Tuesday, January 30, 2018
Mateusz Wojtowicz has a YouTube channel where he provides his own mixes of hard trance, hardstyle, early hardstyle, and other mixes on occasion (like hardcore, rawstyle, or subground, etc.) His numbering system is a little odd; this is Hard Trance vol. 10, but that doesn't mean it's the 10th hard trance mix; it means that it's his 10th mix of any style, and that it's hard trance. (Vol. 9 is Early Hardstyle, and vol. 11 is Hardstyle, for instance.) He does occasionally have mixes out of order too, as copyright considerations make him have to take a mix down, correct it and then repost it (eventually).
Anyway, this is the kind of stuff that I'm listening to a lot right now; this one in particular has an early Qlimax vibe to it (some of the exact tracks on this mix, I heard on one or more of the Qlimax setlists first). I want to work my way through his list one mix at a time until I've heard them all, which is a fairly big task, as he's got nearly 70 of them done now, and they range from just under an hour to the better part of two hours long.
Anyway, I'm a big fan of listening to these prerecorded mixes. Naturally, it's not the same as actually being at Qlimax back in 2001, or whatever, but I think that EDM and the vinyl obsession don't make a lot of sense. Digital is where it's at, when the music is digital music to begin with.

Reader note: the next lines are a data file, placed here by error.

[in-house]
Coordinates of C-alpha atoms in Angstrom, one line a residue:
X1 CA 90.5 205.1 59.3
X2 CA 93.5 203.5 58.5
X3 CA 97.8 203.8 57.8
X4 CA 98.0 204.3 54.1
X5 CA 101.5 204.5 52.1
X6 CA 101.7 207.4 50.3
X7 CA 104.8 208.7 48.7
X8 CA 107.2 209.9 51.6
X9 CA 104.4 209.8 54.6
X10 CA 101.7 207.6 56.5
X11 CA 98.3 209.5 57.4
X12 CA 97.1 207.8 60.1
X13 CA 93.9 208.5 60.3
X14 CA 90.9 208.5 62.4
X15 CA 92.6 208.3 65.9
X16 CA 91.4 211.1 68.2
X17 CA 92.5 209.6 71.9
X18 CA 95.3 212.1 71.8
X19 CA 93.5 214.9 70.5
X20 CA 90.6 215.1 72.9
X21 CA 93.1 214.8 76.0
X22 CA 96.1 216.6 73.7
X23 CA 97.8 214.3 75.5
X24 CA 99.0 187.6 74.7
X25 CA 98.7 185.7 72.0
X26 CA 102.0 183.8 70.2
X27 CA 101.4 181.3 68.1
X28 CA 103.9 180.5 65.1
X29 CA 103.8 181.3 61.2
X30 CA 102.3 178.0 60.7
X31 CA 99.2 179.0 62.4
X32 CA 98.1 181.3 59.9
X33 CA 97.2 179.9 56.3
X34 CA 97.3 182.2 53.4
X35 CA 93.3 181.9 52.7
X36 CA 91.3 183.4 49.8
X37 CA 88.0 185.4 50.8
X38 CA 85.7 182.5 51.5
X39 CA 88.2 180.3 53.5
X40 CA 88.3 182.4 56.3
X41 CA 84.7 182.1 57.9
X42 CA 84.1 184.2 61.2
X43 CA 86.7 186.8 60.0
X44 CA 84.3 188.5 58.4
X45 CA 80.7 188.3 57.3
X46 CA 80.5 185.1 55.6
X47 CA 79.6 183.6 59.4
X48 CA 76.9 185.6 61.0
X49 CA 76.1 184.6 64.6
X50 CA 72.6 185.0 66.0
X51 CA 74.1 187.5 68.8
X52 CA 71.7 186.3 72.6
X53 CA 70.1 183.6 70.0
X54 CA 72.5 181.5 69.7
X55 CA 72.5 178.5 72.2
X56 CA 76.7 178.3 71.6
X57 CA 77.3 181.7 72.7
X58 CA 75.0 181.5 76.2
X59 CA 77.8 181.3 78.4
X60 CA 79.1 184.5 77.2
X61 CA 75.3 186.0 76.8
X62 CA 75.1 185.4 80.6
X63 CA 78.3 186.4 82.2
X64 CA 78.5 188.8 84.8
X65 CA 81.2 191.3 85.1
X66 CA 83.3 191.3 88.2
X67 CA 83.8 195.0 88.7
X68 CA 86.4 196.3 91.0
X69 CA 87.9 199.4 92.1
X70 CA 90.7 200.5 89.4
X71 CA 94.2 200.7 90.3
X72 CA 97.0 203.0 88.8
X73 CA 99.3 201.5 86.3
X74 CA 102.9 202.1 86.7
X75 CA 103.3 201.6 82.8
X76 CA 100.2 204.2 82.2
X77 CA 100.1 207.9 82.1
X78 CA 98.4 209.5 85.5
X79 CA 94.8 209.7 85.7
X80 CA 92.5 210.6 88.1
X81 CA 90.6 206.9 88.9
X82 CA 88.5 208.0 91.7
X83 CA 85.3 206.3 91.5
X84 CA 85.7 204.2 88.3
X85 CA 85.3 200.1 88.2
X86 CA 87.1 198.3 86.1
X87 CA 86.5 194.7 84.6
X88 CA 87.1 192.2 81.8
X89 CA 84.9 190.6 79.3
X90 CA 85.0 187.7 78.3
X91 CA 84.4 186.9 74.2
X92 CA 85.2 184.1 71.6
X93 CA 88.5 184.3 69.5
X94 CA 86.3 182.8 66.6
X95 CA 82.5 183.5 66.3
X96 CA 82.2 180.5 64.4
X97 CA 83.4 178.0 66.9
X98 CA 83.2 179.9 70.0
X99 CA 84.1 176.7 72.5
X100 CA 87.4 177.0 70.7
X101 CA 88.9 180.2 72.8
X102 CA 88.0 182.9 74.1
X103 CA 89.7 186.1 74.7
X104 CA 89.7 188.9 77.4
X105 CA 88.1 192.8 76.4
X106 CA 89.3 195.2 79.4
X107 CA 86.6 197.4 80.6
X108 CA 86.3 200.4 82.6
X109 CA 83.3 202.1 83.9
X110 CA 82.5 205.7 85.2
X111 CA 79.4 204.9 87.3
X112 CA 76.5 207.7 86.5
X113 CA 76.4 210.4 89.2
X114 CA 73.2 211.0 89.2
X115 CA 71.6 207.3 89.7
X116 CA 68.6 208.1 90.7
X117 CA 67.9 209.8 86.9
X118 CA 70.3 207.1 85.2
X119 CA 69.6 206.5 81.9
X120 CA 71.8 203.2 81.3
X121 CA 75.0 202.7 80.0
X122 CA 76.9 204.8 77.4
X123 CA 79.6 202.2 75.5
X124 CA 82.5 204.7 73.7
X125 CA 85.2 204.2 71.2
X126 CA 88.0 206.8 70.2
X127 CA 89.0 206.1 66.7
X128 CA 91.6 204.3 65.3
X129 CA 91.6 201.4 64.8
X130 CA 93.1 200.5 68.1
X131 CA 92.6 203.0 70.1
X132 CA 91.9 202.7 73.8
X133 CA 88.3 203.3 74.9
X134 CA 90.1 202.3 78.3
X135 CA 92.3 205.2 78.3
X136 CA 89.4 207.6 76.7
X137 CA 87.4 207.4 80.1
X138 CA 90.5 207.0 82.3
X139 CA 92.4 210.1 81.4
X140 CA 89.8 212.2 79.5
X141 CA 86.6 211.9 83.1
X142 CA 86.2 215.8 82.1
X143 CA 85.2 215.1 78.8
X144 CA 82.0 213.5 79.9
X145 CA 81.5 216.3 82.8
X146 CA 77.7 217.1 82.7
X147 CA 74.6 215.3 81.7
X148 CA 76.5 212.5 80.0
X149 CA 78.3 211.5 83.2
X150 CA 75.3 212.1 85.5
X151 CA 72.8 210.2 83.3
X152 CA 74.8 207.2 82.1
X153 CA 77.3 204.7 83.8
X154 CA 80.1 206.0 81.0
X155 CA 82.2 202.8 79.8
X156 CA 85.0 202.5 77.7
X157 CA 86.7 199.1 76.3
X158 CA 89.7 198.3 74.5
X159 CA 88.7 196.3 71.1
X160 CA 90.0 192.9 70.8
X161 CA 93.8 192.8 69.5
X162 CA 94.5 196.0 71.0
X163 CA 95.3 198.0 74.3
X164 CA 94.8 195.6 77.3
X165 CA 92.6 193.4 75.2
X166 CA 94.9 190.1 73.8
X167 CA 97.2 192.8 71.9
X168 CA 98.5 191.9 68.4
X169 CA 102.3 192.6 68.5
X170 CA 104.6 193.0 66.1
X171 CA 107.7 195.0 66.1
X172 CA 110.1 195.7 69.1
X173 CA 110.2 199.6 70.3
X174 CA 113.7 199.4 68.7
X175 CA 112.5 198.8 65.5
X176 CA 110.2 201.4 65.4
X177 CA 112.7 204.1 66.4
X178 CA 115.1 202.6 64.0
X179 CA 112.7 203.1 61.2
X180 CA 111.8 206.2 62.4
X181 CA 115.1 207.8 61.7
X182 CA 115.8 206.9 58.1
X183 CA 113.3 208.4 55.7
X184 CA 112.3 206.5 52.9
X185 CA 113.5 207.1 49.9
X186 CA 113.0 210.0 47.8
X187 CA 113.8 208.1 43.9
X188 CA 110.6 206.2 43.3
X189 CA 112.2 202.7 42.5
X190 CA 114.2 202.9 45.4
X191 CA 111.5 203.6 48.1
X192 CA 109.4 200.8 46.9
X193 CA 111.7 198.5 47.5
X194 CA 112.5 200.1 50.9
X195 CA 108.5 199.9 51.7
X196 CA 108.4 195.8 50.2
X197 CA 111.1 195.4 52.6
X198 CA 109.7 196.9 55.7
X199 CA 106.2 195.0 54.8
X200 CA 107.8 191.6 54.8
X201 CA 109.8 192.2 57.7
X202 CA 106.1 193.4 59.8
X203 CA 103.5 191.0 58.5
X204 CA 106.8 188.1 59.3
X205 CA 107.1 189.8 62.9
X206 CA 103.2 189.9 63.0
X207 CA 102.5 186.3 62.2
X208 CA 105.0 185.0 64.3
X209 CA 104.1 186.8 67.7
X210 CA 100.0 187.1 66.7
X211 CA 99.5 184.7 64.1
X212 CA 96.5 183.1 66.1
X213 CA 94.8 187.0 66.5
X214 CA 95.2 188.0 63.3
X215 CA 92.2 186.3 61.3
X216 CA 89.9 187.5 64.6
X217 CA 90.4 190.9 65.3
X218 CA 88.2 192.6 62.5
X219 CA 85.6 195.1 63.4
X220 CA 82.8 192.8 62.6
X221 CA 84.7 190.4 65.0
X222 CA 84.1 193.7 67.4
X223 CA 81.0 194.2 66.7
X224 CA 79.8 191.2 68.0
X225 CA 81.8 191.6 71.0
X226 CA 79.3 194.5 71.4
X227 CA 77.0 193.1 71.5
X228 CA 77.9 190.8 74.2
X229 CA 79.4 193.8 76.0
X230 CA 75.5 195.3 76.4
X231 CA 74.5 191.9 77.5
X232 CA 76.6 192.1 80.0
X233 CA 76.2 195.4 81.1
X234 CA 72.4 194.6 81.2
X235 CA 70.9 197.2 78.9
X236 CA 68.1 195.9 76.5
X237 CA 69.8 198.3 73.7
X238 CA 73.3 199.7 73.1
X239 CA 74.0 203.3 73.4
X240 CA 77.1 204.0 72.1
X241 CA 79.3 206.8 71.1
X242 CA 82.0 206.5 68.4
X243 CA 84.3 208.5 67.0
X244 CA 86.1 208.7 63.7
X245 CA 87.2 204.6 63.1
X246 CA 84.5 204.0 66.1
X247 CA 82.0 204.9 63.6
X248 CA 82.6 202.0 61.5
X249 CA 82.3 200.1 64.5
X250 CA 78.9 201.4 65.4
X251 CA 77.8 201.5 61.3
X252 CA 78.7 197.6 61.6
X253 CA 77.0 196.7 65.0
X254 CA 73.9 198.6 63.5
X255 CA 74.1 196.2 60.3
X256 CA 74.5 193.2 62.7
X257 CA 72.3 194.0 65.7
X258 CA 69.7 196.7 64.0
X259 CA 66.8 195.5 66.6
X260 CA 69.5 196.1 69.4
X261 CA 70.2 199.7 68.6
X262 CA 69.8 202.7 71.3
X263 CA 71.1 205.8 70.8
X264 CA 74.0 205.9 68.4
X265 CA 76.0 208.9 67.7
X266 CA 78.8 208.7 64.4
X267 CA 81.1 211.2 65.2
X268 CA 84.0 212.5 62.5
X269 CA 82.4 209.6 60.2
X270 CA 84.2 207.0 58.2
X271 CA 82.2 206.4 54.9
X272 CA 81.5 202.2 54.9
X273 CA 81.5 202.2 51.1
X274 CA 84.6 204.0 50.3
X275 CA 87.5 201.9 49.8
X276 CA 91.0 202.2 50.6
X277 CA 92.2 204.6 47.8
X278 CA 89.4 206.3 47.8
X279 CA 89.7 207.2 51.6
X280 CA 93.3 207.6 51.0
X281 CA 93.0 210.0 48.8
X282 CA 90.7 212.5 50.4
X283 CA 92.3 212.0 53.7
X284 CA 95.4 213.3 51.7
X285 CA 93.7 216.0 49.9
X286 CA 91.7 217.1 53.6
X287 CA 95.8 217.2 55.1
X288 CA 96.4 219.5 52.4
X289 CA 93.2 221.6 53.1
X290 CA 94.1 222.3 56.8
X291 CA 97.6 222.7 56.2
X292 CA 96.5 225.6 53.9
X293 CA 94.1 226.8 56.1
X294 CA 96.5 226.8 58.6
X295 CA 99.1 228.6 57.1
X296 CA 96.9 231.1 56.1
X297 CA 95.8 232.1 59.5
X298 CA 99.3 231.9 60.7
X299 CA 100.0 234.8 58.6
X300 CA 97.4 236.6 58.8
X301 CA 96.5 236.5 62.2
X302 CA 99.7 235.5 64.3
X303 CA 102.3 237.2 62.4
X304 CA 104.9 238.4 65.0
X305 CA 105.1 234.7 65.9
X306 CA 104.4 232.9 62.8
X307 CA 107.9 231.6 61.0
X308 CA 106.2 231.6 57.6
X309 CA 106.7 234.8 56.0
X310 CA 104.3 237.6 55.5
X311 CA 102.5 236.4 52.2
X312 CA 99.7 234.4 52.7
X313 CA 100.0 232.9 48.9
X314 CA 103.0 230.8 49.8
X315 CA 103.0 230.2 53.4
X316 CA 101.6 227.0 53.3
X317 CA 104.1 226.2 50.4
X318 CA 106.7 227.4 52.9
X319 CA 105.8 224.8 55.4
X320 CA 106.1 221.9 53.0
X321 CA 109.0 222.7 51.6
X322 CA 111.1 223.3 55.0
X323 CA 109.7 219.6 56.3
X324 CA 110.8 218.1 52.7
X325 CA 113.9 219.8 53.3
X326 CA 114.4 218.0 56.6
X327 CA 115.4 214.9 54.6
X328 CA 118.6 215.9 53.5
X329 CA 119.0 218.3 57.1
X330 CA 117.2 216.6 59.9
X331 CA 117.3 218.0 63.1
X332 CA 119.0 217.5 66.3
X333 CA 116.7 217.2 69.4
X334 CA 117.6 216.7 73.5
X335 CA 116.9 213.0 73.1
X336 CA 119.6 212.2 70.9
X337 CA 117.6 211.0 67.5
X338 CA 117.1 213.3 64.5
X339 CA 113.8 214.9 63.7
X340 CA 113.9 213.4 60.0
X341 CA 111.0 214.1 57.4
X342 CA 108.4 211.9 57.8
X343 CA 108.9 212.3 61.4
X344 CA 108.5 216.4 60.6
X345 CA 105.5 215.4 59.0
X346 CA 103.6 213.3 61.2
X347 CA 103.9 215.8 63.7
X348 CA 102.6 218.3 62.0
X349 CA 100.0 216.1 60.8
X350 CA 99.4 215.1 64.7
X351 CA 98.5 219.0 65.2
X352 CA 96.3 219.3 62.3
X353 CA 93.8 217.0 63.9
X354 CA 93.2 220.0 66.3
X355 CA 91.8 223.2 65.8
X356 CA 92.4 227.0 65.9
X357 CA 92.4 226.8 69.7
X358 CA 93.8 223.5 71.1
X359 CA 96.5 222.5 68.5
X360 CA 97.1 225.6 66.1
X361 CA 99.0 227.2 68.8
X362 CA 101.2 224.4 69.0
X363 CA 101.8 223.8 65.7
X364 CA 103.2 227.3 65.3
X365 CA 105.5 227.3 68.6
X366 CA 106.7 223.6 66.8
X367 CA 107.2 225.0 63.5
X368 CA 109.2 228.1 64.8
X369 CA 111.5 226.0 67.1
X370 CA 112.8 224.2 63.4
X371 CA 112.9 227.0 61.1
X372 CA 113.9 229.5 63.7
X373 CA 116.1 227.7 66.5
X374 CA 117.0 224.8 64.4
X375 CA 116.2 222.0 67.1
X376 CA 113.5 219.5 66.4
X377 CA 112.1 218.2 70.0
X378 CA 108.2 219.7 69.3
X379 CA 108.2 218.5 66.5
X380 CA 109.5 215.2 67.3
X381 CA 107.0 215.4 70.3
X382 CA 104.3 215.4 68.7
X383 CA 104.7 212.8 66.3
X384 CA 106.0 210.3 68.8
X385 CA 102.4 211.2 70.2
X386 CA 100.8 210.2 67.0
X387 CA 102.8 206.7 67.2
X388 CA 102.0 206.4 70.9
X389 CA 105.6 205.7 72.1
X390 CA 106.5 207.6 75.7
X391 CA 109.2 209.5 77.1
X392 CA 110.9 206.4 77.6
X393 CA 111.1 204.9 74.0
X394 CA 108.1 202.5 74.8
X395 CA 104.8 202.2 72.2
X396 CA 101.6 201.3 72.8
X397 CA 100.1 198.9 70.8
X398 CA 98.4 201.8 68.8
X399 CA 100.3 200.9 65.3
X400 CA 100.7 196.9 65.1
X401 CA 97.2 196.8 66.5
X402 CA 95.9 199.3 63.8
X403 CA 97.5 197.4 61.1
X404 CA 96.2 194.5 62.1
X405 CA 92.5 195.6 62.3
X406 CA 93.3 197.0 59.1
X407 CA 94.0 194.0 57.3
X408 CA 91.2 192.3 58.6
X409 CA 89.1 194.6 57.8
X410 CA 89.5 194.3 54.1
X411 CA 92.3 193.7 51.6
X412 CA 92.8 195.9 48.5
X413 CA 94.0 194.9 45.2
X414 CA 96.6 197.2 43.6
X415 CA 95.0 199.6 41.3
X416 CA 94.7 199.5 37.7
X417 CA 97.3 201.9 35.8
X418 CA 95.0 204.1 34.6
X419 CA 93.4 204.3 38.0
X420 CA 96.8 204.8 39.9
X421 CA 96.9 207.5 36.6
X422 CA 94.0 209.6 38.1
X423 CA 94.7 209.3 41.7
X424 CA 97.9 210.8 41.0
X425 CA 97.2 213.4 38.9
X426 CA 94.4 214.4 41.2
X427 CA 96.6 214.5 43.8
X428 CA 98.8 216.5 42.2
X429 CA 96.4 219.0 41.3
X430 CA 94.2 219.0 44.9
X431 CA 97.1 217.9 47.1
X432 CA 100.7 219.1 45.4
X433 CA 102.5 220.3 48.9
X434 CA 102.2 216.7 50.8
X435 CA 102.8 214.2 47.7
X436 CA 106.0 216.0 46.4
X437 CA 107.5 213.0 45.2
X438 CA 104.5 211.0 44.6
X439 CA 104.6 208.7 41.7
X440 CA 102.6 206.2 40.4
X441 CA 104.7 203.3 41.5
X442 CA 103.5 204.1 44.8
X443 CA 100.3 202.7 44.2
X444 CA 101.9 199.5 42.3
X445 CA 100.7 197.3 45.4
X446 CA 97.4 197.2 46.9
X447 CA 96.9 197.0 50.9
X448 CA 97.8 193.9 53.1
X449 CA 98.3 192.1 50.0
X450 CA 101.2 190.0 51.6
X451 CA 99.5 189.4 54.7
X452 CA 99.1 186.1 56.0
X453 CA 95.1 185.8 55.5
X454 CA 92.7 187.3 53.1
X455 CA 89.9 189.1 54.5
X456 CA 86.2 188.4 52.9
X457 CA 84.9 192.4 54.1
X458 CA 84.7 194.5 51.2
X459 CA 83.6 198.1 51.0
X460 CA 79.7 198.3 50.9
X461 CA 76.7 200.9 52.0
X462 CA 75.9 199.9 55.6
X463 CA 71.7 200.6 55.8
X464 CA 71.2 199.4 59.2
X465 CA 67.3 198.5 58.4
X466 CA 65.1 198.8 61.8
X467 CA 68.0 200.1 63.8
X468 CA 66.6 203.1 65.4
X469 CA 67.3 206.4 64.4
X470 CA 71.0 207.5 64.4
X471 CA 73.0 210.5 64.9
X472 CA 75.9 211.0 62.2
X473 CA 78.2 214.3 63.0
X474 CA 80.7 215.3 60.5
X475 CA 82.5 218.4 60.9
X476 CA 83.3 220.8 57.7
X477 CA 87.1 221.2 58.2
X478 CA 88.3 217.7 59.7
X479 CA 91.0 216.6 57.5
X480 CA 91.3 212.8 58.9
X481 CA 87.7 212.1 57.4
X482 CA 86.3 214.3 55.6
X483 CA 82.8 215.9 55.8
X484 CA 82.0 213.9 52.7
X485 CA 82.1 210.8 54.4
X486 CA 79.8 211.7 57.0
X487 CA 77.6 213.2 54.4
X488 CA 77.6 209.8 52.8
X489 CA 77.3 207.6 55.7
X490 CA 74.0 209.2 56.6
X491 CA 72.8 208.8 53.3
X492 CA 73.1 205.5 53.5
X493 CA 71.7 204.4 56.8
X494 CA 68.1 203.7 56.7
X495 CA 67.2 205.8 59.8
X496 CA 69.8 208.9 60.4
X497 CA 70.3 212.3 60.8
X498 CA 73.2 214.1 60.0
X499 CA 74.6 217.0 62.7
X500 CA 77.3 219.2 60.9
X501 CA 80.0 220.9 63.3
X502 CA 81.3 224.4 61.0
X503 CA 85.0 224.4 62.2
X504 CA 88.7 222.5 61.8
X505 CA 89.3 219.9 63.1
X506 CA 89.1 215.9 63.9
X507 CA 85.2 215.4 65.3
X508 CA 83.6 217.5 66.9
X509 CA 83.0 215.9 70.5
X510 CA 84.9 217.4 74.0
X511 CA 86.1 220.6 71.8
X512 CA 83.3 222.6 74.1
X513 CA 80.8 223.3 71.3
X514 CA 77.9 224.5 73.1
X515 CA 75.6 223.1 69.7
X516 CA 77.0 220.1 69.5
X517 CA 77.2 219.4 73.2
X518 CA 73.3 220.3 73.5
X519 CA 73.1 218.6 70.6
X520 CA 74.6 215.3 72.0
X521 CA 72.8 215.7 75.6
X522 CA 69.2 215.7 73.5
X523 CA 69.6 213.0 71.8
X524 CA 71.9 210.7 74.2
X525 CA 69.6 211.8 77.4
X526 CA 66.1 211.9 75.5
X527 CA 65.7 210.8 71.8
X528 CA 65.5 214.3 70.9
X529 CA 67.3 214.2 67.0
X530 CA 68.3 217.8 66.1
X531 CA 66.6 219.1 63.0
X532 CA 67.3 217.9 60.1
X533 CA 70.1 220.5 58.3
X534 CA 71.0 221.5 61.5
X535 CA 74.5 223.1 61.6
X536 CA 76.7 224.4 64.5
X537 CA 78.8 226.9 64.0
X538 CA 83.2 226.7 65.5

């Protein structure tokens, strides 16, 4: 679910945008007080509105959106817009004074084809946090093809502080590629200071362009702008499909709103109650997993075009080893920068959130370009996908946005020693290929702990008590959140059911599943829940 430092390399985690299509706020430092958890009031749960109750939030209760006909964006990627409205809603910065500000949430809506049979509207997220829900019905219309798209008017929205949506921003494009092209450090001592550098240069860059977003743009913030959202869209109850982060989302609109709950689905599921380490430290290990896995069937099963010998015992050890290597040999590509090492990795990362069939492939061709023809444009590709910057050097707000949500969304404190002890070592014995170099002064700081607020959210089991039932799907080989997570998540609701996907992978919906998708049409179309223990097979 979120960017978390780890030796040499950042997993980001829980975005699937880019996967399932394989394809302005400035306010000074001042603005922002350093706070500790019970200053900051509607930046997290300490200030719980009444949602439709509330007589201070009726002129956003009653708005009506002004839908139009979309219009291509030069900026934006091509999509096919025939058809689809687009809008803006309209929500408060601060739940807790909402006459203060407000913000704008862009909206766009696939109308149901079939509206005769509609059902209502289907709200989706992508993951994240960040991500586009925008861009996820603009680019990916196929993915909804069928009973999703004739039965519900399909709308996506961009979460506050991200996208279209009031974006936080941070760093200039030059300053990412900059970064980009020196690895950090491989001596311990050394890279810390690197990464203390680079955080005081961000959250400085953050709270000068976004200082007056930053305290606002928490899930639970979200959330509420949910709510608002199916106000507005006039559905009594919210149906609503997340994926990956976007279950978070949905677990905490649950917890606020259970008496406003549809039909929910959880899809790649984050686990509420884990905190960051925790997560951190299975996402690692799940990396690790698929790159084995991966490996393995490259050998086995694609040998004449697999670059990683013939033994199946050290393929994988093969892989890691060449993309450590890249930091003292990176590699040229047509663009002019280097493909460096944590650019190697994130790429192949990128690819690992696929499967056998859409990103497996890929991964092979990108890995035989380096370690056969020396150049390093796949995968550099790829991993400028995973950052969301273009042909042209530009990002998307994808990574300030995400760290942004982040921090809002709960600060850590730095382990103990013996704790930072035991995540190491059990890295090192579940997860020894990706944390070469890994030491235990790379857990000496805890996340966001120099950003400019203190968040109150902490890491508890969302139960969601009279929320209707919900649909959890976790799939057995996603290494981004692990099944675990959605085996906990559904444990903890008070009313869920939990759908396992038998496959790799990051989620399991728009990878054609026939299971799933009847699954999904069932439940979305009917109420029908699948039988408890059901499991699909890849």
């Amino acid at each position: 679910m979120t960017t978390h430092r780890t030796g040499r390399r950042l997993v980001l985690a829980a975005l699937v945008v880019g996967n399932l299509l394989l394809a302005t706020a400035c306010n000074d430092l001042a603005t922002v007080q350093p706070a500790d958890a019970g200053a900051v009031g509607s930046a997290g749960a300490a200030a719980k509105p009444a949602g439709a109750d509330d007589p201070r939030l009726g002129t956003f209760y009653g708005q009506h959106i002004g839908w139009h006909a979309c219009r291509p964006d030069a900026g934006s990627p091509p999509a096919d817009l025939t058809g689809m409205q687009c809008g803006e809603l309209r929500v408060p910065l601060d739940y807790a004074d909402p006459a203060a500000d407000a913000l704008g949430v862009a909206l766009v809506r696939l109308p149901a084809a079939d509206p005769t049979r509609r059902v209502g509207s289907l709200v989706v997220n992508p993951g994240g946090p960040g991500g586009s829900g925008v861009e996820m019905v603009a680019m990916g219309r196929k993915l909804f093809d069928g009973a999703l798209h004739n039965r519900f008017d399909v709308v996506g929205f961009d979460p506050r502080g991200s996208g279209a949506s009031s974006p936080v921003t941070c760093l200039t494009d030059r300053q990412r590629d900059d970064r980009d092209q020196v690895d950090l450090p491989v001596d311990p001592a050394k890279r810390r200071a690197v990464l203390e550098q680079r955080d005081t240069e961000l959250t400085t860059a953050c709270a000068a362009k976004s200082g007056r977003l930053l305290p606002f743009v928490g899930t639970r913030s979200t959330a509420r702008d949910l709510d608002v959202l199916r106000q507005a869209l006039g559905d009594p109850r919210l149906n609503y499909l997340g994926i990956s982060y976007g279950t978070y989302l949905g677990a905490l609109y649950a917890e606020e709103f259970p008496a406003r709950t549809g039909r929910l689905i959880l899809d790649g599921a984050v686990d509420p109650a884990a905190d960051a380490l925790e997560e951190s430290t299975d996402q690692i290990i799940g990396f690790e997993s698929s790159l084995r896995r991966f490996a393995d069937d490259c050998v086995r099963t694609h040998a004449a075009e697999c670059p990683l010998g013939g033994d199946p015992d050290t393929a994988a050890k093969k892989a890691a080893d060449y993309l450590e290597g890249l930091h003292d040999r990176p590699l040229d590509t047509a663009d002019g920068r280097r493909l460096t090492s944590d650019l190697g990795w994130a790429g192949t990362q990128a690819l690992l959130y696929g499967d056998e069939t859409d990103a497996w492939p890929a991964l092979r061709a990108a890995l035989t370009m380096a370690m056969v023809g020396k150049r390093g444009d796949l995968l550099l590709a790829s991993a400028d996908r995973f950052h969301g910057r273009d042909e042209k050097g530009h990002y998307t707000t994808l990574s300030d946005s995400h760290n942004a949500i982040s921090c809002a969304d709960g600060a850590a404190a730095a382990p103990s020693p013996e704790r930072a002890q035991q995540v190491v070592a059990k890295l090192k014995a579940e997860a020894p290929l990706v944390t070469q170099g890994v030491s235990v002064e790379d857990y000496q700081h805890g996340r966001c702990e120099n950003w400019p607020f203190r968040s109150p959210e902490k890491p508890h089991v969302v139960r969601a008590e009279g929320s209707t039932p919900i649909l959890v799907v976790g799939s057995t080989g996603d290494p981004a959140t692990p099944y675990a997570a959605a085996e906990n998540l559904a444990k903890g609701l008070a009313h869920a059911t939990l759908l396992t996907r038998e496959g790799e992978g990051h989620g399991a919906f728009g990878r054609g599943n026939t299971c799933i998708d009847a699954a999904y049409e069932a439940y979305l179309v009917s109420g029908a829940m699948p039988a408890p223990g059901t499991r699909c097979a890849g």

One of the things I've always liked about listening to hard trance is that you can really hear it bridge the gap between acid trance and hardstyle quite often. It's not often that you can have a track with a squelchy 303 bassline right next to one with a pulsing reverse bass bassline and yet they sound like they fit next to each other, but in this mix in particular, hearing "Welcome to Your Nightmare" followed by "Enemies of Earth" shows that it can be done pretty easily. That's why my favorite EDM is the confluence in the very late 90s and early 00s of those three styles—as they diverged more and more into more crystallized, defined, separate genres, I kind of started liking them a little less.
Not to say that I don't love loads of later, euphoric or whatever hardstyle songs, because I do. I still get really jazzed when I hear a good Ed E.T. & DTR song, or some of the best of Headhunterz, TNT and Project One—but my favorite stuff is the hardstyle that really sounds like hard trance and hard trance that sounds like hardstyle, and a willingness of both to use plenty of acid.
The sound, not the drug.
That said; not all of this stuff really is that old. Hard trance kept going too, even though its general popularity has waned since it's peak of the early 00s. "The Rotten Egg" in that mix, by Dark By Design and Dr. Willis, is from 2008, for instance—well after the peak. Although ten years ago now, too. I don't know how much you will find from 2017 or other very recent dates, unless its a rerelease or something like that. I know A*S*Y*S just put out a new kind of retro acid album called Grand Theft Acid, but that's the exception. Along with that, they released a few new mixes of their classic "Acid Nightmare" while at it. I have to admit that much of what I'm exploring is already older territory here.
One of the side effects of liking that label confluence is that the comments sections are often filled with arguments about whether or not such and such a track "fits" the mix, or if it belongs to a different label than the mix is supposed to be. The Activator track listed here is one that Activator himself has called subground, for instance, in his attempt to revive a scene that he thought was tired. It just sounds like a slightly more relaxed hardstyle track to me, though. Then again, that's all subground really is. But neither is really hard trance exactly, is it?